A new review article, “Plastic Pollution in the Arctic“, contends that high levels of plastic pollution (including microplastics) have infiltrated the Arctic and intensified climate change’s effects. Plastics from agriculture, hydrocarbon exploration, landfills, illegal dumping, industry, households, fisheries, offshore industry and other such sources are routinely carried to and within the Arctic by atmospheric and aquatic circulation systems. As plastics move through the Arctic, they gradually break down and release greenhouses gases, including methane and ethylene.
Is There Plastic In the Arctic?
Transported plastics from local and distant sources are broadly distributed throughout the Arctic. The United Nations estimates that approximately 150 million tons plastic debris may be scattered across the Arctic. Plastics are found on Arctic shores, in the water column, in sea ice and in the bodies of marine biota.
How Does Plastic Pollution Affect Marine Life?
Arctic wildlife are known to ingest, become entangled in or smothered by plastic debris. “Plastic Pollution in the Arctic” reports that Arctic species such as sculpin (Triglops nybelini), the northern fulmar (Fulmarus glacialis) and belugas (Delphinapterus leucas) have been found with plastic inside them. Plastic ingestion may even affect marine invertebrates like zooplankton in the east Canadian Arctic and the Fram Strait (a sea channel between Greenland and Svalbard). The review further reports that the organismal impacts of plastic infiltration to many endemic species remain largely unknown.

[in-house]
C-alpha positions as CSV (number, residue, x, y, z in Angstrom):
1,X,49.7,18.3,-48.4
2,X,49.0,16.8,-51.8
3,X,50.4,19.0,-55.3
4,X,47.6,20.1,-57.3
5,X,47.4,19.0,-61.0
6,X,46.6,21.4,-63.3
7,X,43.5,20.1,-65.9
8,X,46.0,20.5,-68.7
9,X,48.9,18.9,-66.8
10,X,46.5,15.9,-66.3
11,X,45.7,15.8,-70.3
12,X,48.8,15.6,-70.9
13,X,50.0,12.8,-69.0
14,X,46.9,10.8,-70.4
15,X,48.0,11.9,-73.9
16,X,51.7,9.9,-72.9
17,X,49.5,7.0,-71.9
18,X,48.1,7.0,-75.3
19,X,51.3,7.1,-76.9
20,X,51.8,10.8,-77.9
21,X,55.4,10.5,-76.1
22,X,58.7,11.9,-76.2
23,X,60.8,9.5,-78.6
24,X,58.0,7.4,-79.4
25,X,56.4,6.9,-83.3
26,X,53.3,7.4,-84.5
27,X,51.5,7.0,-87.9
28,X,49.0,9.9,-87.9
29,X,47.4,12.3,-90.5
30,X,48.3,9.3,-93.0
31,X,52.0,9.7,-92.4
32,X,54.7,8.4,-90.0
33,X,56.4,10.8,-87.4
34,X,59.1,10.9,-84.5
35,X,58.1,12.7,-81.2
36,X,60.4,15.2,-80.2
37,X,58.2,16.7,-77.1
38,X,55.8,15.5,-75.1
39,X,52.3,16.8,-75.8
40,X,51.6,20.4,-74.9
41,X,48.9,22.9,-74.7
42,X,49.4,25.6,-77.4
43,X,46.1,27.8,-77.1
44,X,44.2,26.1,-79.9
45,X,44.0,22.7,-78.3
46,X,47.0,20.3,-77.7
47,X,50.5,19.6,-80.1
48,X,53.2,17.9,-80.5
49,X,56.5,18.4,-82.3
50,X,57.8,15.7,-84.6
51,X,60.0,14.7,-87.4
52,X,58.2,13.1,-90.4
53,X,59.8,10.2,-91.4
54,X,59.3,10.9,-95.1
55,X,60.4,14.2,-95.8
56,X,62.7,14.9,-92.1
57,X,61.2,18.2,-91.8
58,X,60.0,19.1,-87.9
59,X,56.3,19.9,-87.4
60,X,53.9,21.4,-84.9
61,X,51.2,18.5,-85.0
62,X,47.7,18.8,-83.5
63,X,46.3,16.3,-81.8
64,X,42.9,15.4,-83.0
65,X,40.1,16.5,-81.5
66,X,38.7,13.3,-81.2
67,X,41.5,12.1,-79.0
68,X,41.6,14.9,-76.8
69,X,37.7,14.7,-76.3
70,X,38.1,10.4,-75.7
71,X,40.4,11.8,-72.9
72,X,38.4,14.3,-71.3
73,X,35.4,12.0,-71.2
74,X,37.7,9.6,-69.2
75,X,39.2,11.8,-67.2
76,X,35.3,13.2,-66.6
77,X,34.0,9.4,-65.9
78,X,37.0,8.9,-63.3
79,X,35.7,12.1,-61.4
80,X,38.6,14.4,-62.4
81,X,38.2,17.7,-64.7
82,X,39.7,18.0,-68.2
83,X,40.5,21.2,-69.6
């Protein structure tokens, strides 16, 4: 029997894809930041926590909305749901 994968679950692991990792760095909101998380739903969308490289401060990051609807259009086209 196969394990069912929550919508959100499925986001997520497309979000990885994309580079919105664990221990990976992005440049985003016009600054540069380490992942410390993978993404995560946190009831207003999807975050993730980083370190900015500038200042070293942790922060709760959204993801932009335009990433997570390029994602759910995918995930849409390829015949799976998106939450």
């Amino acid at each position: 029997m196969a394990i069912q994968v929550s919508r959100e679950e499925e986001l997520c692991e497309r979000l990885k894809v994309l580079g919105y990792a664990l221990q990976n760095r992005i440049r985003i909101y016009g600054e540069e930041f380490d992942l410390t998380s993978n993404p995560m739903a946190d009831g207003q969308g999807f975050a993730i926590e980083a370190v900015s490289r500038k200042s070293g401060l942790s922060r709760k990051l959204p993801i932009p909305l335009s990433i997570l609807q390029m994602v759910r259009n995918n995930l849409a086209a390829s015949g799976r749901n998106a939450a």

The Fundamental Links Between Climate Change and Marine Plastic Pollution In The Artic
Plastics drive climate change, in return, climate influences distribution of plastics. Also, both climate change and plastics have oil and gas origins. Plastics are derived from greenhouse gases (GHGs) and continue to release GHGs throughout their life cycles as they degrade. Plastics and microplastics are thus expected to increase ocean heat content (OHC). According to “Plastic pollution in the Arctic”, plastics could also promote glacial thawing by affecting their light absorbance, structure and rheological properties.
Circulation systems, including wind, ocean currents and freshwater river flows, continue to move plastics through Arctic ecosystems long after they are originally introduced. Physical impacts associated with climate change effect the concentrations and distribution of plastic in the Arctic. Sea level rise or higher poleward wind speeds from global warming could transport greater levels of plastic debris to Arctic ecosystems.
These interactions suggest that climate change and plastic pollution are mutually reinforcing. The Arctic may be more sensitive to the effects of ocean warming and plastic pollution than most environments because of its permafrost, snow and ice. Climate change strategies aimed at mitigating ocean warming, will have to account for the emissions from plastic sources as well.